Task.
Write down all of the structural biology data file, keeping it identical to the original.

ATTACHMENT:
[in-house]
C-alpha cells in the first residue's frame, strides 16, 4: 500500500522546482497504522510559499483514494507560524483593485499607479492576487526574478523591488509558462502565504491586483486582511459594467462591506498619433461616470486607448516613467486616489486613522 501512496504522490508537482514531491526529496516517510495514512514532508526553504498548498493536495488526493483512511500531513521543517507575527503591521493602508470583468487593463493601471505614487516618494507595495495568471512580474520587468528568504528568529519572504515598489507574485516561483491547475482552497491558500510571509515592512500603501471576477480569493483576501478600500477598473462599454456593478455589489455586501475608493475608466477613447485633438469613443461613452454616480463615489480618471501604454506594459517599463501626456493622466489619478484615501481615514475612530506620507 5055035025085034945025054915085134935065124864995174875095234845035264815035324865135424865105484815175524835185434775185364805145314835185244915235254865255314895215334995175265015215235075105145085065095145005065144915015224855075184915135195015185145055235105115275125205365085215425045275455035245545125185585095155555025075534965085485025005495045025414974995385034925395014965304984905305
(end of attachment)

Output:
[in-house]
C-alpha cells in the first residue's frame, strides 16, 4: 500500500522546482497504522510559499483514494507560524483593485499607479492576487526574478523591488509558462502565504491586483486582511459594467462591506498619433461616470486607448516613467486616489486613522 501512496504522490508537482514531491526529496516517510495514512514532508526553504498548498493536495488526493483512511500531513521543517507575527503591521493602508470583468487593463493601471505614487516618494507595495495568471512580474520587468528568504528568529519572504515598489507574485516561483491547475482552497491558500510571509515592512500603501471576477480569493483576501478600500477598473462599454456593478455589489455586501475608493475608466477613447485633438469613443461613452454616480463615489480618471501604454506594459517599463501626456493622466489619478484615501481615514475612530506620507 5055035025085034945025054915085134935065124864995174875095234845035264815035324865135424865105484815175524835185434775185364805145314835185244915235254865255314895215334995175265015215235075105145085065095145005065144915015224855075184915135195015185145055235105115275125205365085215425045275455035245545125185585095155555025075534965085485025005495045025414974995385034925395014965304984905305